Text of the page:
I hope this tutorial helped you verify PGP signature of software downloads. As always, if you found this post useful, then subscribe to our free newsletter or follow us on Google+, Twitter or like our Facebook page.

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11 Responses to “How to Verify PGP Signature of Downloaded Software on Linux

  • fantom007
    3 years ago

    Thank you and well done play by play!

  • Bob Smith
    3 years ago

    Thank you!

  • I get the following error:
    [email protected]:~$ gpg –with-fingerprint VeraCrypt_PGP_public_key.asc
    gpg: WARNING: no command supplied. Trying to guess what you mean …
    pub rsa4096 2014-06-27 [SCE]
    uid VeraCrypt Team

    I’m using Ubuntu 18.04.01 Live USB with persistence.

    I also tried -fingerprint and I see the same number as on the website; however, the ID is not listed.

    [email protected]:~$ gpg -fingerprint VeraCrypt_PGP_public_key.asc
    gpg: WARNING: no command supplied. Trying to guess what you mean …
    pub rsa4096 2014-06-27 [SCE]
    uid VeraCrypt Team

    Then I imported it.

    [email protected]:~$ gpg –import VeraCrypt_PGP_public_key.asc
    gpg: key EB559C7C54DDD393: public key “VeraCrypt Team ” imported
    gpg: Total number processed: 1
    gpg: imported: 1

    Note the different value for key as EB559C7C54DDD393. Is this expected?

    I removed the key and used recv-keys to get the public key using the ID provided on veracrypt’s website.

    [email protected]:~/Desktop/pgptest$ gpg –recv-keys 0x54DDD393
    gpg: key EB559C7C54DDD393: 240 signatures not checked due to missing keys
    gpg: key EB559C7C54DDD393: public key “VeraCrypt Team ” imported
    gpg: no ultimately trusted keys found
    gpg: Total number processed: 1
    gpg: imported: 1

    [email protected]:~/Desktop/pgptest$ gpg –verify veracrypt-1.22-setup.tar.bz2.sig veracrypt-1.22-setup.tar.bz2
    gpg: Signature made Fri Mar 30 13:58:31 2018 UTC
    gpg: using RSA key 993B7D7E8E413809828F0F29EB559C7C54DDD393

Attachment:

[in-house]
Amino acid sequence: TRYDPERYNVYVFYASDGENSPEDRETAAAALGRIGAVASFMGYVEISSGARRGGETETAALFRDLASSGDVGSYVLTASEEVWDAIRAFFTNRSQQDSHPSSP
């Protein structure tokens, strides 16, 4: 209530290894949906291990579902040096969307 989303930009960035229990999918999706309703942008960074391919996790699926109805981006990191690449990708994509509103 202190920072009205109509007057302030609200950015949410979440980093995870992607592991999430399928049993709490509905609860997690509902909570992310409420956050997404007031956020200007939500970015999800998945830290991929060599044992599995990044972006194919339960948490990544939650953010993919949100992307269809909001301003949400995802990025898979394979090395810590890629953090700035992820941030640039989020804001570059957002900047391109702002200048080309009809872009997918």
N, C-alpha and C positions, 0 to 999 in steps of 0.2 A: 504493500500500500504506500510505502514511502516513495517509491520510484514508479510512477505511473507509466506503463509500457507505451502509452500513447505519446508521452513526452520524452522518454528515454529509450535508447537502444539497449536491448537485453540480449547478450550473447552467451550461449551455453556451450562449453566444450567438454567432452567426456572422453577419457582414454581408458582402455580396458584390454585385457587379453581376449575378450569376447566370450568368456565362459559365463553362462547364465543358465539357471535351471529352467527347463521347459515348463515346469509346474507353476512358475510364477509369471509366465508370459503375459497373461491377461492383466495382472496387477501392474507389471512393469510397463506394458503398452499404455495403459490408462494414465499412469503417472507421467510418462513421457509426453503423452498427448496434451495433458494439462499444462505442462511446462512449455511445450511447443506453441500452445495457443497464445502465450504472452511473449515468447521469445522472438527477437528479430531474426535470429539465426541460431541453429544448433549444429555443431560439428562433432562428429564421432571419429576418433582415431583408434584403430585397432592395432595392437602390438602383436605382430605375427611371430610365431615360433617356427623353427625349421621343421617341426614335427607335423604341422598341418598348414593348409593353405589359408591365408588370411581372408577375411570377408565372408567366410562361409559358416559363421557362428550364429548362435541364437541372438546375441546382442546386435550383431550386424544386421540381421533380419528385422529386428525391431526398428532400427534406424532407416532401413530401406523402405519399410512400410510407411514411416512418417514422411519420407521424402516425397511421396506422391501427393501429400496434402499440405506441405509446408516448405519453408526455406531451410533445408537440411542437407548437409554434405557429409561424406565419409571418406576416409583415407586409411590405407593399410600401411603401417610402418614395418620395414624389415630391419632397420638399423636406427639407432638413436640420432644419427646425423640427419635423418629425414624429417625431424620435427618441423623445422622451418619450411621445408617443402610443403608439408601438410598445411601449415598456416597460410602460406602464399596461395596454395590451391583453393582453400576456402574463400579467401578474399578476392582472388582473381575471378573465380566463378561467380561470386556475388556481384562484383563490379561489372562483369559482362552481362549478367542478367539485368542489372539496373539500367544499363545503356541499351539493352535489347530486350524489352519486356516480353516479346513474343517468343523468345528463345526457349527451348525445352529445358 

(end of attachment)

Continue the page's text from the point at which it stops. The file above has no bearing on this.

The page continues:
gpg: Good signature from “VeraCrypt Team ” [unknown]
    gpg: WARNING: This key is not certified with a trusted signature!
    gpg: There is no indication that the signature belongs to the owner.
    Primary key fingerprint: 993B 7D7E 8E41 3809 828F 0F29 EB55 9C7C 54DD D393

    Is the different output due to different versions of gpg/linux we are using? Did I do this correctly and can I trust that the software I have downloaded is not corrupt?

  • The way to get fingerprint was changed due to more restrictions in later linux versions.
    Now following can be used (but needs manual check or some scripts afterwards):

    cat ./VeraCrypt_PGP_public_key.asc | gpg --with-colons --import-options import-show --dry-run --import
  • In your tutorial, you used wget to download the detached keys for verification purposes. How did you know where to find them? I am trying to do this process for Apache Spark, but I can’t find the .asc file that the Apache Software Foundation says is supposed to be there. Thanks!

  • This is completely different from the instructions on the Tor website at

  • Medlock Perlman
    1 year ago

    Great… apart from that you didn’t get onto the actual details of “How to Verify PGP Signature of Downloaded Software on Linux”, which is what this article purports to be about.

    You just stopped halfway through.

    So, NO, this article DID NOT help me verify the PGP signature of any software downloads.

    Unless I’m missing something?

  • Medlock Perlman
    1 year ago

    OK, apologies, I missed the bit with `gpg –verify …`.

  • On Linux Mint 20 two of the commands needed to be different.
    To get the fingerprint:

    gpg --keyid-format long --import --with-fingerprint --import-options show-only VeraCrypt_PGP_public_key.asc
    gpg --verify

    needed two arguments, first the .sig file, for example:

    gpg --verify veracrypt-1.24-Update7-Ubuntu-20.04-amd64.deb.sig veracrypt-1.24-Update7-Ubuntu-20.04-amd64.deb